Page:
Sunday, December 24, 2006

Anna the Prophet

Anna, The Prophet
by Ivan J. Kauffman (He Was Here, Brazos Press, 2000).

The prophet is old and stooped over, her face covered with wrinkles, like Mother Teresa. He eyes are bright and clear, like a child's. She is beaming with excitement and obviously has something important to tell us. Her voice is quiet and peaceful, but also convinced and powerful. As she speaks she constantly looks up, seaching for the next word, which produces gaps in her speech, as age as produced gaps in her teeth. The boundary between the present and the eternal has long ago begun to dissolve for her.

The Biblical Account of Jesus' Pesentation in the Temple:

"When the days were completed for their purification according to the law of Moses, they took him up to Jerusalem to present him to the Lord.

There was also a prophetess, Anna, the daughter of Phanuel, of the tribe of Asher. She was advanced in years, having lived seven years with her husband after her marriage, and then as a widow until she was eighty-four.

She never left the temple, but worshiped night and day with fasting and prayer.

And coming forward at that very time, she gave thanks to God and spoke about the chld to all who were awaiting the redemption of Jerusalem." Luke 2:22, 36-38.


He's here!
What we're waiting for.

His parents came to the temple this morning!
Cutest little thing!

Every baby, we always wondered, is this the one?
Then we'd say, "Maybe the next one."

The Roman's told us to stop.
They said, "We're it. Get used to it."

But all they had was soldiers, what could they do?
Make work for the grave diggers.
If that's all there is, why bother?
We don't need more dead bodies to bury.

We need people to pray.
It's the only thing that works.

I'm eighty-four years old.
People ask me why I don't give up.
I say, "I'm waiting."
They say, "What for."
I say, "The same thing you are."

That's why you can't get on a train if you don't have a ticket.
You wouldn't know when to get off.

People don't understand that.

They say, "What you see is what you get."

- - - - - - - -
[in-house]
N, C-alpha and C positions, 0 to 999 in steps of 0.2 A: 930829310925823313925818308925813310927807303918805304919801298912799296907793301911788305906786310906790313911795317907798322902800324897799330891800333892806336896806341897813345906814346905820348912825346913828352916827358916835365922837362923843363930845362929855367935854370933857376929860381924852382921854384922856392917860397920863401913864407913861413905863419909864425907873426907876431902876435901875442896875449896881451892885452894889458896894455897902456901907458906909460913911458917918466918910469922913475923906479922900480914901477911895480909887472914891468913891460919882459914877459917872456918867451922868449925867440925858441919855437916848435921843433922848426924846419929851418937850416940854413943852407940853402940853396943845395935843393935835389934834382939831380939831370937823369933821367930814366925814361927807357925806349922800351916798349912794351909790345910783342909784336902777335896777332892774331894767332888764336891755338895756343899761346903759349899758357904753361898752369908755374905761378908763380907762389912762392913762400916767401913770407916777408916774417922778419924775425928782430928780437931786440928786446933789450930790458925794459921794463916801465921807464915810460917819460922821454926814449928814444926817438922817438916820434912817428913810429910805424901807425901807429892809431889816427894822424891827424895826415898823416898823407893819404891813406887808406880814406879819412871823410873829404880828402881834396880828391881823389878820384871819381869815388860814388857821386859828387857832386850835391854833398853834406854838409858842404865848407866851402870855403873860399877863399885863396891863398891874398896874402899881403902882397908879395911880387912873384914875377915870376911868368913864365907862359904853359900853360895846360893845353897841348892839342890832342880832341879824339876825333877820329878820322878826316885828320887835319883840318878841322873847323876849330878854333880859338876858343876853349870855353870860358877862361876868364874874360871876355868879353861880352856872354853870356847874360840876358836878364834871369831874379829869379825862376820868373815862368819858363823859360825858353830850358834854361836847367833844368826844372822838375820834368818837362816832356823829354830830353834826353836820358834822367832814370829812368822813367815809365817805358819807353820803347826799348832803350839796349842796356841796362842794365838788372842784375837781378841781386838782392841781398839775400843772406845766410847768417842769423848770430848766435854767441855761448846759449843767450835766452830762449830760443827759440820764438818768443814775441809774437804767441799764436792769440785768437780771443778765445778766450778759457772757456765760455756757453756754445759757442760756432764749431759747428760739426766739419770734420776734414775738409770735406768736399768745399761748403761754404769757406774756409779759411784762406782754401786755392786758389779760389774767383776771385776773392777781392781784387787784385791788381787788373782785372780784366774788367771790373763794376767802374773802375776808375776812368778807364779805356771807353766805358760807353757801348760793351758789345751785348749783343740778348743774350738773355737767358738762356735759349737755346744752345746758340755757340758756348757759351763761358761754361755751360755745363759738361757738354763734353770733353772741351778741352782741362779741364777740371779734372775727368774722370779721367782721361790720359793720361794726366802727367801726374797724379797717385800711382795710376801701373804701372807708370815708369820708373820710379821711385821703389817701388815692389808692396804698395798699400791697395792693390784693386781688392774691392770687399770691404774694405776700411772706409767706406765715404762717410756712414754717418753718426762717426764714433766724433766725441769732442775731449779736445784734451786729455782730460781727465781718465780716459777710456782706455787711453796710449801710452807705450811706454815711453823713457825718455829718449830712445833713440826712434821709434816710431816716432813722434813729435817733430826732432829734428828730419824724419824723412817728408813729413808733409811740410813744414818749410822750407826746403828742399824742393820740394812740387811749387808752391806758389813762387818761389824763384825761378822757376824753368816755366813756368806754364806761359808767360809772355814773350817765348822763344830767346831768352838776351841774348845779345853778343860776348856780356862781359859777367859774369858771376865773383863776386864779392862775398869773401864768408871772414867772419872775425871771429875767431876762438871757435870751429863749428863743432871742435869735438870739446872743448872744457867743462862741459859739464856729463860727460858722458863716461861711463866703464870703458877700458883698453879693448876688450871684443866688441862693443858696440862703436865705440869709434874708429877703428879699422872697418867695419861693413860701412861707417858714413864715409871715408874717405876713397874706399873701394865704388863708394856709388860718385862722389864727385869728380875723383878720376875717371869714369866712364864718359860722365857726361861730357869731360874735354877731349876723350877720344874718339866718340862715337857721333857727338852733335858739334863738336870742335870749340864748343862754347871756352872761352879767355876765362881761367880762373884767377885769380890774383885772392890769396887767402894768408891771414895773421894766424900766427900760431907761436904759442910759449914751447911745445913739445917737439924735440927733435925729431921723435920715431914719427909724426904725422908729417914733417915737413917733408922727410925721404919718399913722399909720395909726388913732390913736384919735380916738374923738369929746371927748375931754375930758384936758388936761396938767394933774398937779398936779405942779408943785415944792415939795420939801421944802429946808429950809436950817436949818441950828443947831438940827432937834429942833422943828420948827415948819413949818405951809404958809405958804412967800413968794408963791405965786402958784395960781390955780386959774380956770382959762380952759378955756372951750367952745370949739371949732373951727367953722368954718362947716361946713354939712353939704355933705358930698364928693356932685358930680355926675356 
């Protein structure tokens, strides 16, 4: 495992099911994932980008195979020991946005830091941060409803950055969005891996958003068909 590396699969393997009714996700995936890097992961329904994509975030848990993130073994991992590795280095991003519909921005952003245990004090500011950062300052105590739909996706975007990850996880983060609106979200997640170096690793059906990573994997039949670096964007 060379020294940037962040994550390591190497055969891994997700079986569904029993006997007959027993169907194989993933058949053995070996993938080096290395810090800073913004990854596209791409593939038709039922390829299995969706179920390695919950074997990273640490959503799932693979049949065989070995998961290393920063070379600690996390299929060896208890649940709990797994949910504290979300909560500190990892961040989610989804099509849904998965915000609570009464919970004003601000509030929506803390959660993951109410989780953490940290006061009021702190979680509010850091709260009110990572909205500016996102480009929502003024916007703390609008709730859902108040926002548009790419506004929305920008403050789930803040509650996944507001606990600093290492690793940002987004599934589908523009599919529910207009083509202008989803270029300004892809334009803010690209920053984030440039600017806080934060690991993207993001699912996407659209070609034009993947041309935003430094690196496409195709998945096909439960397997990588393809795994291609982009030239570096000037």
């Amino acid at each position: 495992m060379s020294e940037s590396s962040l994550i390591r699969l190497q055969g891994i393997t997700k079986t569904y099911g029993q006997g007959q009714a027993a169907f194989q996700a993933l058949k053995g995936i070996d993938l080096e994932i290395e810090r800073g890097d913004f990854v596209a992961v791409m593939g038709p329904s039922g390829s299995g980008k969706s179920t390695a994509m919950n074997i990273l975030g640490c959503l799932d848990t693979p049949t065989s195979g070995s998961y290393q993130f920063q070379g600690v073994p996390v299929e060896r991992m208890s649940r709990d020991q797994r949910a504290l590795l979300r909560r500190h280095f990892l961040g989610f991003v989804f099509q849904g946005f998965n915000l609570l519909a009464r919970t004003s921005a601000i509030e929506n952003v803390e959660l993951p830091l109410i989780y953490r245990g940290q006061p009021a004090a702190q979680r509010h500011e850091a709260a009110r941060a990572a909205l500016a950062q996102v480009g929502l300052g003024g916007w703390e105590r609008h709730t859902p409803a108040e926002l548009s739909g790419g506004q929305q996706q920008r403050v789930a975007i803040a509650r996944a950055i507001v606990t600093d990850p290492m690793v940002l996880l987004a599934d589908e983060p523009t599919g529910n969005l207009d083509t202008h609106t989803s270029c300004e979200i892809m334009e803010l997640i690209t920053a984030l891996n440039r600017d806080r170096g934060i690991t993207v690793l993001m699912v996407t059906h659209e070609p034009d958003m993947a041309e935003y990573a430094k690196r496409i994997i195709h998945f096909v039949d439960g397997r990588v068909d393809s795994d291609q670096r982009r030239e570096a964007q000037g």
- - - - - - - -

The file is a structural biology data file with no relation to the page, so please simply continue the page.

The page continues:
But what you see is what you're lookin' for.

Forget about the pie-in-the-sky-by-and-by stuff.
Dreams never turn out the way we think.

There's got to be real babies.
Somebody you can feel their heart beat.
Change their diapers.

People who pray understand.
The others mostly stand around and argue.

Who ever changed anything arguing?
The prayers, they're up to Yahweh,
Who knows what Yahweh can do?

That should make even the sourpusses happy.

Well, it's time for me to go now.
But you--you stay and have a party.

Sing a lot,
Kiss the girls,
Be happy.

It's gonna be a great time.

Merry Christmas, friends. Enjoy the party.




Paula said...

Thanks Sistie. Grasping for the Holy tonight. Longing to touch Him. To worship the Great I Am. And He showed me how I was making it harder than it is. And I found Him in the simplicity.

Loving you tonight so much that it kind-a bursts inside and fills up my empty places.

Wishing you a beautiful celebration of the Savior.

Anonymous said...

Merry Christmas, my beautiful friend!! praying great blessing on you and yours! I love you Claudia Mair!!

Candy said...

Merry Christmas Mair!!

Anonymous said...

Mair-y Christmas Claudia!!

Anonymous said...

Have very Blessed and Happy Christmas Season Mair...and abundant prosperity in 2007.


Anonymous said...

Have very Blessed and Happy Christmas Season Mair...and abundant prosperity in 2007.


Anonymous said...

Bit of a prophtess yourself, I think. Bless you this Christmas season and may you have many epiphanies in the New Year. said...

Wow!! I came across this page while researching Anna, what a Joy to discover such a great new and Blessed site. He truly is the Reason for this and ALL Seasons. May His Love fill you and keep you always. There's a bright and prosperous New Year in 2007.

His Too, Kem

Sigrun said...

Such a blessing, these two poems. We sometimes do make life far too complicated, don't we?

I was just thinking lately about my Grade 11 or 12 final essay. (We don't talk about sophomores, juniors, etc. here in Canada in high school or college.) The essay topic one of those years was something along the lines of "Does education make people happier?"

I remember thinking about it for a while and then deciding to take the negative position. I'm probably overeducated. Then I sometimes thought my head was stuffed with too much too--after all, I took provincial exams in 8 or 9 subjects while the norm was 5. In fact, nobody else did anything more than the necessary 5 in our school.

But we live in a society where we grow up with education. Those who have no education but enough to eat and wear and use as shelter might well be happier than we are. We just end up expecting too much. If all we knew about were the basics: shelter, food, family, love and especially God in our lives, would we truly miss education?

I know you can't miss what you don't know about.

But we are educated for the most part. We read, write and think. Maybe they clutter up our minds too much. I know I'm an almost insatiable reader and learner.

So thanks for the lovely simple words to explain what we really need: our Lord and Savior Jesus Christ.

Thanks, Mair